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Found 171 results
  1. News Article
    A 23-year-old woman who begged doctors to remove her womb to relieve chronic pain says the surgery is being refused due to her age and childless status. Hannah Lockhart has endometriosis, a condition that can cause debilitating pain, heavy periods and infertility. Although she has always wanted her own children, Hannah says her daily pain is now so severe she wants a hysterectomy. "It's heartbreaking that just because I'm so young I have to keep suffering," she told the BBC's Evening Extra. Ms Lockhart, from Bangor in County Down, has been in hospital seven times in the past year because of crippling pain from endometriosis. "Every single day I'm taking morphine, I'm taking different tablets for nerves to try and stop the pain and nothing works," she said. Read full story Source: BBC News, 14 April 2021
  2. News Article
    New guidance from health officials on the treatment of chronic pain could be devastating for women already struggling to get doctors to take their pain seriously, write Sarah Graham, The guidelines, published last week by the National Institute for Health and Care Excellence (NICE), say that patients suffering from chronic pain that has no known underlying cause (known as chronic primary pain) should not be prescribed painkillers. Instead, it suggests, these patients should be offered exercise, antidepressants, talking therapies and acupuncture. This has huge implications for the future treatment of anyone living with unexplained chronic pain – the majority of whom are women – and runs the risk of patients being viewed as hysterical until proven otherwise. Read full story Source: iNews, 7 April 2021
  3. News Article
    Doctors in pain management have raised concerns about the National Institute of Health and Care Excellence’s guidance on treating chronic primary pain, which they said do not reflect clinical practice or current evidence. Patients could be left in “despair,” said the British Pain Society, because of the recommendation that the only drugs that doctors should prescribe are certain antidepressants. Commonly prescribed drugs, including paracetamol, non-steroidal anti-inflammatory drugs, benzodiazepines, and opioids, should not be used to treat chronic primary pain, said NICE. Instead patients should be offered exercise programmes, therapy, and acupuncture. Read full story (paywalled) Source: BMJ, 9 April 2021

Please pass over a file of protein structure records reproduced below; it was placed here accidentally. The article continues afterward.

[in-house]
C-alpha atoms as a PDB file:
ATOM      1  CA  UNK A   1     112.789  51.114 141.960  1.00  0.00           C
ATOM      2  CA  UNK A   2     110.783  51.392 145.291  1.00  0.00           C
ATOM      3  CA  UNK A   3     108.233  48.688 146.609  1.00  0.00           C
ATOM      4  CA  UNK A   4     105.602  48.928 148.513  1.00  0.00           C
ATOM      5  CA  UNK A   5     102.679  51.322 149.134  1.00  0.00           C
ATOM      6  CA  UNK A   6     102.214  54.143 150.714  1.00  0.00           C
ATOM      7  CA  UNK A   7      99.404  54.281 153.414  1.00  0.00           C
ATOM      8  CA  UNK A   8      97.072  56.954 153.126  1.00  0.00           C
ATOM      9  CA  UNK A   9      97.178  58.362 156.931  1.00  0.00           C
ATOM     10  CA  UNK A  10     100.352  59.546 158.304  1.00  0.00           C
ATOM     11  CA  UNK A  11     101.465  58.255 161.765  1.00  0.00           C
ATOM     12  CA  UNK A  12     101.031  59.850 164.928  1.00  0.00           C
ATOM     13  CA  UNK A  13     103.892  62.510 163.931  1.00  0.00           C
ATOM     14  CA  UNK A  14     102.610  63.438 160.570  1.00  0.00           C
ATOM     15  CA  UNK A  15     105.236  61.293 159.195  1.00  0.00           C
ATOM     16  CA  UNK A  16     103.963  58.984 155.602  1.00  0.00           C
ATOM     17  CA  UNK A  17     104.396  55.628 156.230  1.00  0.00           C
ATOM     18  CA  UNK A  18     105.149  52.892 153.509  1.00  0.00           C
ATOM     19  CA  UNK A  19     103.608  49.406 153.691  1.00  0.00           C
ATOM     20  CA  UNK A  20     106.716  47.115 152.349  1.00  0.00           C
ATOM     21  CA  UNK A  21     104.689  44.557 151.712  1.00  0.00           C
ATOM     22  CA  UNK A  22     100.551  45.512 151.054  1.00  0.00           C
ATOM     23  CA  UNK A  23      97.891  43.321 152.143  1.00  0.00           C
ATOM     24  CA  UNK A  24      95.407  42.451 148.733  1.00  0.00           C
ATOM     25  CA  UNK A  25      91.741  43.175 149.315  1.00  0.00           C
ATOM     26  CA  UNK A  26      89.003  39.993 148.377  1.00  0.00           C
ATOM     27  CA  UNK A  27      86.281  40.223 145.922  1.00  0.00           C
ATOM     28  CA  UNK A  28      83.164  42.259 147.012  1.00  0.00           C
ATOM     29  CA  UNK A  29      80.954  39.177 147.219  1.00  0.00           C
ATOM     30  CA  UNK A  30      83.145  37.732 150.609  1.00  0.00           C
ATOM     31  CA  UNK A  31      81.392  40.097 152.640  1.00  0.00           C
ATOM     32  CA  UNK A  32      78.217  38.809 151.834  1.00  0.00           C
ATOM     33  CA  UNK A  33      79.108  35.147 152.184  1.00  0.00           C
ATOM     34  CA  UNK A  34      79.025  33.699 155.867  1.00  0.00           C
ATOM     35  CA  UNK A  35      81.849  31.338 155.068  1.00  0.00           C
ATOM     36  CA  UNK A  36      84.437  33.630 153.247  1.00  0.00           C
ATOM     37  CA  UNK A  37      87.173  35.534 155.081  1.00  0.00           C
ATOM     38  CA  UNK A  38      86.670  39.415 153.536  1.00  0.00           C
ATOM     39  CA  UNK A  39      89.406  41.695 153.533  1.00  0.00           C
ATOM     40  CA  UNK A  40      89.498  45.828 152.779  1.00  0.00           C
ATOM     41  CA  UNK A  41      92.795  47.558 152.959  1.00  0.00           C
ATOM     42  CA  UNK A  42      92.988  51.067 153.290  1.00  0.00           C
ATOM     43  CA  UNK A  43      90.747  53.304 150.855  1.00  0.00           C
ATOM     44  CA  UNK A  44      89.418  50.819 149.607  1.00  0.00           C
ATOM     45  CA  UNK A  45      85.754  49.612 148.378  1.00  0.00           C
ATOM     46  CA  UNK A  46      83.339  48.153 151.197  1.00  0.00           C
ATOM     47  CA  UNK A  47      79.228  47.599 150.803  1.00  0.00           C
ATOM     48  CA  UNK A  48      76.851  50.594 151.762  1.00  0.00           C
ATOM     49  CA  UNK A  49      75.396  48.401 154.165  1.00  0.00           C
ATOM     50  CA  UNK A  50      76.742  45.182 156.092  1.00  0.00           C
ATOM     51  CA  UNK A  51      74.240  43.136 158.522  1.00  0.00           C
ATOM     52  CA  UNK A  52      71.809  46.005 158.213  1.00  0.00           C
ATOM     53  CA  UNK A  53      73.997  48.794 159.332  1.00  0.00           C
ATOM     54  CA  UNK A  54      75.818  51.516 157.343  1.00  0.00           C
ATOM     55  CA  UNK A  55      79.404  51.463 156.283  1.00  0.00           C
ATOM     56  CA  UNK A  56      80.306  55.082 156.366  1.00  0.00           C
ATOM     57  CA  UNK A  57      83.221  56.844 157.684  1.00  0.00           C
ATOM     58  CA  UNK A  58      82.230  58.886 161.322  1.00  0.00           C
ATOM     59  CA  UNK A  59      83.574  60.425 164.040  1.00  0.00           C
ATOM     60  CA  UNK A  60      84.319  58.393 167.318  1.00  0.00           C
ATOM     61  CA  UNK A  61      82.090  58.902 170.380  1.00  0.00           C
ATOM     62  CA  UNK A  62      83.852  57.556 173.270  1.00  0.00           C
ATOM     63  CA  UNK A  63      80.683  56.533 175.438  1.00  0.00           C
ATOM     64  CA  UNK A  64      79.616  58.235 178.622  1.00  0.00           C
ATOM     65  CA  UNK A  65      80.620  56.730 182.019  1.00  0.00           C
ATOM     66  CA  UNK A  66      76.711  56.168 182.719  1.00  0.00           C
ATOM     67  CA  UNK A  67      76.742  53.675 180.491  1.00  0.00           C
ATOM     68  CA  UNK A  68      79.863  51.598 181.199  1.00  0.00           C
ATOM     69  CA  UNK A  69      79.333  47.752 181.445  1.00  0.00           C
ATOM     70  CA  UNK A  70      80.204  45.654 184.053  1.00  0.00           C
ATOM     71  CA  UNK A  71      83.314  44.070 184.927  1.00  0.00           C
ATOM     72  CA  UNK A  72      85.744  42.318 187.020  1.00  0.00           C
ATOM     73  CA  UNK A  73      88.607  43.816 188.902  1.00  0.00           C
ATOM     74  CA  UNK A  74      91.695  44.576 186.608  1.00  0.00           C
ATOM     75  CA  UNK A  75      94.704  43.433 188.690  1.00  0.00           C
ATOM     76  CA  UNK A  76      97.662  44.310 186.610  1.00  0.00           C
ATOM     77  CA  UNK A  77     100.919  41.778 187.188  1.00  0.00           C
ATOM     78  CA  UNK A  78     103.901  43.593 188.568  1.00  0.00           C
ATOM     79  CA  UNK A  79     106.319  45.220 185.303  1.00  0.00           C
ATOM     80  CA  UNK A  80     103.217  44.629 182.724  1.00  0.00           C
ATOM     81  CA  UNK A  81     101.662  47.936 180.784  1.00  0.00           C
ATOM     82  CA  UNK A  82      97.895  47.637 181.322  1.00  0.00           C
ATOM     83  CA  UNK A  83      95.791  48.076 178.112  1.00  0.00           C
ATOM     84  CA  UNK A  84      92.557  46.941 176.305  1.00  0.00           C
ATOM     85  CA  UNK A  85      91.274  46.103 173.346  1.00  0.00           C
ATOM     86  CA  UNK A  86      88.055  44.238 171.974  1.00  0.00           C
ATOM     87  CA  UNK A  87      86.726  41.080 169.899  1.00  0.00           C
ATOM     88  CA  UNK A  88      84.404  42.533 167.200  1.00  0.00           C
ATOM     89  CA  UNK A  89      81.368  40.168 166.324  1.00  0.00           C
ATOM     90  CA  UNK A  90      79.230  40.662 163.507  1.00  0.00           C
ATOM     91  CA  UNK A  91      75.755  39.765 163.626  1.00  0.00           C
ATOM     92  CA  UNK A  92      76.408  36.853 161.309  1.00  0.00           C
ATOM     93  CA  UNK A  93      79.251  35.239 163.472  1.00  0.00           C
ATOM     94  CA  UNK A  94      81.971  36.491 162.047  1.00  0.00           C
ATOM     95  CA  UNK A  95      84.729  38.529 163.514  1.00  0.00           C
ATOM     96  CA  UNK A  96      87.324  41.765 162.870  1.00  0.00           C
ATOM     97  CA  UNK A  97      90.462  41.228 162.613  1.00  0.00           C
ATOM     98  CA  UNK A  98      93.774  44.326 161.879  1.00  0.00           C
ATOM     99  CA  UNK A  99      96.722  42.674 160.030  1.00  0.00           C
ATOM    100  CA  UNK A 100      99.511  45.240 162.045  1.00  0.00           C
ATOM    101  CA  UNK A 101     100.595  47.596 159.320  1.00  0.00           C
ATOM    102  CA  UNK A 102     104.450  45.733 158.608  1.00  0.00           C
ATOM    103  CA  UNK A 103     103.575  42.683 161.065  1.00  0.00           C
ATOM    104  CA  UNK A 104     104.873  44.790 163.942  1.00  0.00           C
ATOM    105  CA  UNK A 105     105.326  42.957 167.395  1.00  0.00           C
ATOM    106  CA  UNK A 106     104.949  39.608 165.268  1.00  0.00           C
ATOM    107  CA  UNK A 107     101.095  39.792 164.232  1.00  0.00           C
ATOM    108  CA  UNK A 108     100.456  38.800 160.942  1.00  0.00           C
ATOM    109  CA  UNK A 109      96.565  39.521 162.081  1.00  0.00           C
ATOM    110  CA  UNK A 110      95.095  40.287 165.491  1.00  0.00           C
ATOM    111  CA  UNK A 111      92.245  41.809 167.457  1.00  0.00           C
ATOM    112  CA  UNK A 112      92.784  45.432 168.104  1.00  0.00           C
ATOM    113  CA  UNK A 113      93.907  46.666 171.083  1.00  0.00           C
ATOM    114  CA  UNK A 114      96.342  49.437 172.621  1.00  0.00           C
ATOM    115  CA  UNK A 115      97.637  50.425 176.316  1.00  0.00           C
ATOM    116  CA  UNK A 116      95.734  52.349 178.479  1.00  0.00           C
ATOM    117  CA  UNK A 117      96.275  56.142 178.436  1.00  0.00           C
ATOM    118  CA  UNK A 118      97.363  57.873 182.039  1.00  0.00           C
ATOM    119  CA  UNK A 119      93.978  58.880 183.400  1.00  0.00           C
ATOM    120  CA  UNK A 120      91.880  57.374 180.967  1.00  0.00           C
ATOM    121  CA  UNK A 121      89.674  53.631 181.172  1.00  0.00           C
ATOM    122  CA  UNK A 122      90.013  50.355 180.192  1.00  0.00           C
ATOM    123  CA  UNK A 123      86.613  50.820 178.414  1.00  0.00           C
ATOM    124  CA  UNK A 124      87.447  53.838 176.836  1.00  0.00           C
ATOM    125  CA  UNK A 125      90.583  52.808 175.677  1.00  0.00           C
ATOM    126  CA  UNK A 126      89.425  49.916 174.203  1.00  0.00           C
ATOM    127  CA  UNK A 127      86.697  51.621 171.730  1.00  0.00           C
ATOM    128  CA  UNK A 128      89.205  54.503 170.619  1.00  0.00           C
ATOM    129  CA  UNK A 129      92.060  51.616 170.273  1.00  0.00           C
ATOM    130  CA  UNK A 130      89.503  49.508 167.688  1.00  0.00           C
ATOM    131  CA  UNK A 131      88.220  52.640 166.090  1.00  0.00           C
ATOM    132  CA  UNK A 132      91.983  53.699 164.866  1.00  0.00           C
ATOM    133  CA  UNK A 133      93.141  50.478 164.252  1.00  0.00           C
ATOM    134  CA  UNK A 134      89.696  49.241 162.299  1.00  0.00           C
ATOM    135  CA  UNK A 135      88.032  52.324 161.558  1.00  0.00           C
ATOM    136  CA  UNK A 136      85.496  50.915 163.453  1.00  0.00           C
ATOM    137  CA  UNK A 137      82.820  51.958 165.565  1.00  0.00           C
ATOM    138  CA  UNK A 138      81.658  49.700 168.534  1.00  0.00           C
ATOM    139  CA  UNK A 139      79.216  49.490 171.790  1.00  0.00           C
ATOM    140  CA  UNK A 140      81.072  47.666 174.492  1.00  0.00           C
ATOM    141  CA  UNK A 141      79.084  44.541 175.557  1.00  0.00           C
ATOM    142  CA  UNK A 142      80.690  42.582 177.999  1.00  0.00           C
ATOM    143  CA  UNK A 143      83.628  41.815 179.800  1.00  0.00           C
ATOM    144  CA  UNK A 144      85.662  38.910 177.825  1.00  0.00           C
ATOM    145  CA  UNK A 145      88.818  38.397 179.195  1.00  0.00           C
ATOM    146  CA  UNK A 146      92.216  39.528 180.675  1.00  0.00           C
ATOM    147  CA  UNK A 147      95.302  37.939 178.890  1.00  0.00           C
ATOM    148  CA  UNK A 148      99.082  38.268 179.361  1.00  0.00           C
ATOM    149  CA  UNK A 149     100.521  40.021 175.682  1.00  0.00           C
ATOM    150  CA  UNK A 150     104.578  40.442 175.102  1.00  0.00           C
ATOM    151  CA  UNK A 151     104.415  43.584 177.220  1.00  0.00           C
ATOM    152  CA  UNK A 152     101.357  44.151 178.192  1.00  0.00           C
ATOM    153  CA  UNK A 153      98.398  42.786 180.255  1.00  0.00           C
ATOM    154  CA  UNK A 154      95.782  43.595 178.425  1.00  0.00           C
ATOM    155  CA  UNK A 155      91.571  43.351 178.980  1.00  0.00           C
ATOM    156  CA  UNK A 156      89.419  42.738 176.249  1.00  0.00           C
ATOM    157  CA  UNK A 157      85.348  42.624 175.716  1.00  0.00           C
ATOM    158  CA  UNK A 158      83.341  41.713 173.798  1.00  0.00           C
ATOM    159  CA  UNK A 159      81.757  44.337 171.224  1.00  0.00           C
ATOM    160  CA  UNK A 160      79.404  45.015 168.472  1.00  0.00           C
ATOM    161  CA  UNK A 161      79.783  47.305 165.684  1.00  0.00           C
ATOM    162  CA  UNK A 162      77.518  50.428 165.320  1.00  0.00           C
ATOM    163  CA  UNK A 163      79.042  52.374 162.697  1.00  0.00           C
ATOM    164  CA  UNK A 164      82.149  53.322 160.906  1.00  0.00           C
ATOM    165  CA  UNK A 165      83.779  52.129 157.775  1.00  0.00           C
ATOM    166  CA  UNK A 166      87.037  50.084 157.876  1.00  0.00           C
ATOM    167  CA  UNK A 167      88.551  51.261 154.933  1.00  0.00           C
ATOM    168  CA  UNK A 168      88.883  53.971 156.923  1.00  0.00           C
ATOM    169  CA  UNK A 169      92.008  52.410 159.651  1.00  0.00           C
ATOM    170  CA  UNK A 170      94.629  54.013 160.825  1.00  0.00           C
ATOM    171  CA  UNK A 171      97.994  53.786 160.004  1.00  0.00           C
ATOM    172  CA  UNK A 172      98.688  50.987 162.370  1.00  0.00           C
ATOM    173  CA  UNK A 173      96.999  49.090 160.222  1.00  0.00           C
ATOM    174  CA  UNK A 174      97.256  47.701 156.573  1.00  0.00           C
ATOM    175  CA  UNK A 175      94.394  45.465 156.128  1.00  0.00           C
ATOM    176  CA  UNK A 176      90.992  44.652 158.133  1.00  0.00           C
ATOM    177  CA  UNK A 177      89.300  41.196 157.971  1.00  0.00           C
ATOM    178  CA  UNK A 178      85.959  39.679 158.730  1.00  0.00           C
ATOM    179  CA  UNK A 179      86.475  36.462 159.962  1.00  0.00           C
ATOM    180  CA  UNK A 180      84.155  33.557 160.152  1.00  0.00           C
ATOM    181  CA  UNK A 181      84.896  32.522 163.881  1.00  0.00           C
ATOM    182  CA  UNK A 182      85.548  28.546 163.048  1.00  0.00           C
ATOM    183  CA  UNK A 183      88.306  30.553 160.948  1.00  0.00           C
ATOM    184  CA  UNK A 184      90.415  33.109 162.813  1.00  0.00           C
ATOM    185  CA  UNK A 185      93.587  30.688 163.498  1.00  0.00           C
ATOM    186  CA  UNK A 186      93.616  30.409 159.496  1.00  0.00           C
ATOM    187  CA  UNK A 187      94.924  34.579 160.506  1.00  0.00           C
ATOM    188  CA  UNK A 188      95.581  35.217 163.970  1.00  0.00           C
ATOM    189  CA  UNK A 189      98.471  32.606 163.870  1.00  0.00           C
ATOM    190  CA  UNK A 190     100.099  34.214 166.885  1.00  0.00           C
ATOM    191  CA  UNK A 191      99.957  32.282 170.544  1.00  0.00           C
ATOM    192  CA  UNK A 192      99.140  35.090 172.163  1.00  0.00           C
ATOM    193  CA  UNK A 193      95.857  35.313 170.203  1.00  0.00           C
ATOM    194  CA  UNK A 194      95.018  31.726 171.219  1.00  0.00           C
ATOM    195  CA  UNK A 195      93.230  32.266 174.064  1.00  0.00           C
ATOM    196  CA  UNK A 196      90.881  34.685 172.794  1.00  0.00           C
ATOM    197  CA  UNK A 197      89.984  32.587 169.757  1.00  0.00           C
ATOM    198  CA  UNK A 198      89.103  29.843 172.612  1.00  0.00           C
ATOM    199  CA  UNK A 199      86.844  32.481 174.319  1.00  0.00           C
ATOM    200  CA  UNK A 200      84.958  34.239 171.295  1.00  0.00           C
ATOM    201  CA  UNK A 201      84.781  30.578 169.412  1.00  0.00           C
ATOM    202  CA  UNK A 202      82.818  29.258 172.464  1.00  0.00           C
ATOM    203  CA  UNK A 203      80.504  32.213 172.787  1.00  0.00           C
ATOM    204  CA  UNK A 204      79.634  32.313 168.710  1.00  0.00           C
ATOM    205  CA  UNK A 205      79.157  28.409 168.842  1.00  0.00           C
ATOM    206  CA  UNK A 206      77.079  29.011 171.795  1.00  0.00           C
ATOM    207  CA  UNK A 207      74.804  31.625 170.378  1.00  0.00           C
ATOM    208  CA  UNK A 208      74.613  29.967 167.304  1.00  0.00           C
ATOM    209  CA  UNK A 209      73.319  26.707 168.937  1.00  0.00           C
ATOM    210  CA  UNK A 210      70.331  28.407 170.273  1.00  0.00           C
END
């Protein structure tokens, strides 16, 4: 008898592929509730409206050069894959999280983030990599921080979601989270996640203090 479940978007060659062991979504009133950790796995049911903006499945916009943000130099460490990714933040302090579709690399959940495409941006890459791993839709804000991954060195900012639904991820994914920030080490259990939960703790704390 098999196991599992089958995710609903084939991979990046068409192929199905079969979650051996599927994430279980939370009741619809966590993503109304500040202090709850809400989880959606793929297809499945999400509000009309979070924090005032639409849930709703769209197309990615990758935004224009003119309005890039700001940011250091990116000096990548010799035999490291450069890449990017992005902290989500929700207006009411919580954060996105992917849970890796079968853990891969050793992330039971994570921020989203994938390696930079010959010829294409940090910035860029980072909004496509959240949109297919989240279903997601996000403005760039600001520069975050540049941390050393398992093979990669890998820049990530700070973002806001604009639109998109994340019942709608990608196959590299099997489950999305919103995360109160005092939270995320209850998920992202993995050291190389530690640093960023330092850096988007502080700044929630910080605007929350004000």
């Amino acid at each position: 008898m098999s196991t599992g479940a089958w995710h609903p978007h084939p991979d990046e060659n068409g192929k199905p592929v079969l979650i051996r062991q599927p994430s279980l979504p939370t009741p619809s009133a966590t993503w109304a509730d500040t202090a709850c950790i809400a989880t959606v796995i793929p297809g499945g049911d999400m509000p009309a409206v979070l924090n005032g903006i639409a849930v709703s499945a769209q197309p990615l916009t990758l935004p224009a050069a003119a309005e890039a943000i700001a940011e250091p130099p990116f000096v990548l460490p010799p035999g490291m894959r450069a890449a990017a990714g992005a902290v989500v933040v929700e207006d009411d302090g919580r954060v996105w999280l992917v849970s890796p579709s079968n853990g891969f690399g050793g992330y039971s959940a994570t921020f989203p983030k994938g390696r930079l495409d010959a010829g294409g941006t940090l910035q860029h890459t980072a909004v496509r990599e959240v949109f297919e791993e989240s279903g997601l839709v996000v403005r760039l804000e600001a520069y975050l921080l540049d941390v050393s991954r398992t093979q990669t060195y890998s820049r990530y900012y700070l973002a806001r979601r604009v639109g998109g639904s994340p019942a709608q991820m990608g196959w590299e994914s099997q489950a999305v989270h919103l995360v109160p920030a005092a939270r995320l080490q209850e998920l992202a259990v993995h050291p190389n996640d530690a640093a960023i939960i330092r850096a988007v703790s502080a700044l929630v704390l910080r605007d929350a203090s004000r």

4. News Article
    Unpaid carers looking after terminally ill friends and relatives during the pandemic struggled to access pain relief, with some patients dying in unnecessary pain, a survey has found. The survey of 995 unpaid carers by Marie Curie also found people had difficulties getting personal care and respite nursing for loved ones. Figures show the number of people dying at home rose by 42% in the past year. Nearly two-thirds of carers surveyed by the charity said their loved one did not get all the pain relief they needed when they were dying. Susan Lowe, from Solihull, cared for her mother Sheila before she died with bowel cancer in April last year, aged 74. She said caring for her mum during lockdown was hard as "the system was just under so much pressure that we had to manage largely on our own". The public health worker says she struggled to get the right pain relief medication for her mother in her final weeks and spent hours travelling to different chemists. Susan, 50, told the BBC: "My biggest regret is that my mum died in pain - more pain than she needed to be. She really wanted to be comfortable at the end. She knew she was dying." "What she really wanted - and this is what she was assured would happen - was to be comfortable. She was told she would get the drugs that she needed for it to be as bearable as possible... I remember breaking down in tears a couple of times in the pharmacy when I was told the medication mum needed wasn't in stock." Read full story Source: BBC News, 8 April 2021
  5. News Article
    People suffering from chronic pain that has no known cause should not be prescribed painkillers, the medicines watchdog has announced, recommending such patients be offered exercise, talking therapies and acupuncture instead. In a major change of pain treatment policy, the National Institute for health and Care Excellence (NICE) say that in future, doctors should advise sufferers to use physical and psychological therapies rather than analgesics to manage their pain. Painkillers such as aspirin 'do more harm than good' for chronic primary pain Medical teams can also consider prescribing antidepressants, the government health advisers suggest. NICE’s new guidance potentially affects the way many hundreds of thousands of people in England and Wales tackle their condition because between 1% and 6% of the population of England is estimated to have chronic primary pain. Read full story Source: The Guardian, 7 April 2021